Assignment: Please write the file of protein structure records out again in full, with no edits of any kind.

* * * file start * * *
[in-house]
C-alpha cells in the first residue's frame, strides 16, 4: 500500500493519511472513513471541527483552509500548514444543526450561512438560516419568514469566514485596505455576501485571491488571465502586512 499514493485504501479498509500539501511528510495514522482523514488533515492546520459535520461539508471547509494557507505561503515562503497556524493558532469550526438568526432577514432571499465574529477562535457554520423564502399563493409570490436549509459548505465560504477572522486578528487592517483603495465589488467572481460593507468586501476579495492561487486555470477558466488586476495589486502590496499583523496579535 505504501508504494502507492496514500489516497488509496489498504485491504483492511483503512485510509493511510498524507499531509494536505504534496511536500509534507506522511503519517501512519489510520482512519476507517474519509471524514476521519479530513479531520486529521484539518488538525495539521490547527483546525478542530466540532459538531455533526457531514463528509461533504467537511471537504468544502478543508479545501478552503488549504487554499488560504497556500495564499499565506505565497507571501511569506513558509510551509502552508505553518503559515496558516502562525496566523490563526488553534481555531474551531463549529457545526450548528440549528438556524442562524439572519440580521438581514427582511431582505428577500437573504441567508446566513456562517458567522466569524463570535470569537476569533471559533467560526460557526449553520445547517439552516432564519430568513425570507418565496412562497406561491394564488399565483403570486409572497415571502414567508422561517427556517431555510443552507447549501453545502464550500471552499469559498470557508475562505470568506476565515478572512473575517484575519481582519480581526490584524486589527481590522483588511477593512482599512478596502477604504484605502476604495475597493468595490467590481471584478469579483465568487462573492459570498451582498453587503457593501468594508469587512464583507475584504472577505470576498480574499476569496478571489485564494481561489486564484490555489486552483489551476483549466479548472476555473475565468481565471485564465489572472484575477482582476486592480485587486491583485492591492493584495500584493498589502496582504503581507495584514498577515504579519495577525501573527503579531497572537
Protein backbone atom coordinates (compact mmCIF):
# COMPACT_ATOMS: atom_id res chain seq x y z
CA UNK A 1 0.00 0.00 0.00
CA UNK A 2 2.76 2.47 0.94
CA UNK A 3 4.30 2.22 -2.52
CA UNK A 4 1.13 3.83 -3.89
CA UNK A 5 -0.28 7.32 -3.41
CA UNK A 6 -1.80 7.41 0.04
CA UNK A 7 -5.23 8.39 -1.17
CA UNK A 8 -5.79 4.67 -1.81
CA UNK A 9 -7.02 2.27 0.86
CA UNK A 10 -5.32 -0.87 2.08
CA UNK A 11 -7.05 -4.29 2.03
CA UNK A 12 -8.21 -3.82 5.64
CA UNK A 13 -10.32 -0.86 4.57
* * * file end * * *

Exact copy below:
[in-house]
C-alpha cells in the first residue's frame, strides 16, 4: 500500500493519511472513513471541527483552509500548514444543526450561512438560516419568514469566514485596505455576501485571491488571465502586512 499514493485504501479498509500539501511528510495514522482523514488533515492546520459535520461539508471547509494557507505561503515562503497556524493558532469550526438568526432577514432571499465574529477562535457554520423564502399563493409570490436549509459548505465560504477572522486578528487592517483603495465589488467572481460593507468586501476579495492561487486555470477558466488586476495589486502590496499583523496579535 505504501508504494502507492496514500489516497488509496489498504485491504483492511483503512485510509493511510498524507499531509494536505504534496511536500509534507506522511503519517501512519489510520482512519476507517474519509471524514476521519479530513479531520486529521484539518488538525495539521490547527483546525478542530466540532459538531455533526457531514463528509461533504467537511471537504468544502478543508479545501478552503488549504487554499488560504497556500495564499499565506505565497507571501511569506513558509510551509502552508505553518503559515496558516502562525496566523490563526488553534481555531474551531463549529457545526450548528440549528438556524442562524439572519440580521438581514427582511431582505428577500437573504441567508446566513456562517458567522466569524463570535470569537476569533471559533467560526460557526449553520445547517439552516432564519430568513425570507418565496412562497406561491394564488399565483403570486409572497415571502414567508422561517427556517431555510443552507447549501453545502464550500471552499469559498470557508475562505470568506476565515478572512473575517484575519481582519480581526490584524486589527481590522483588511477593512482599512478596502477604504484605502476604495475597493468595490467590481471584478469579483465568487462573492459570498451582498453587503457593501468594508469587512464583507475584504472577505470576498480574499476569496478571489485564494481561489486564484490555489486552483489551476483549466479548472476555473475565468481565471485564465489572472484575477482582476486592480485587486491583485492591492493584495500584493498589502496582504503581507495584514498577515504579519495577525501573527503579531497572537
Protein backbone atom coordinates (compact mmCIF):
# COMPACT_ATOMS: atom_id res chain seq x y z
CA UNK A 1 0.00 0.00 0.00
CA UNK A 2 2.76 2.47 0.94
CA UNK A 3 4.30 2.22 -2.52
CA UNK A 4 1.13 3.83 -3.89
CA UNK A 5 -0.28 7.32 -3.41
CA UNK A 6 -1.80 7.41 0.04
CA UNK A 7 -5.23 8.39 -1.17
CA UNK A 8 -5.79 4.67 -1.81
CA UNK A 9 -7.02 2.27 0.86
CA UNK A 10 -5.32 -0.87 2.08
CA UNK A 11 -7.05 -4.29 2.03
CA UNK A 12 -8.21 -3.82 5.64
CA UNK A 13 -10.32 -0.86 4.57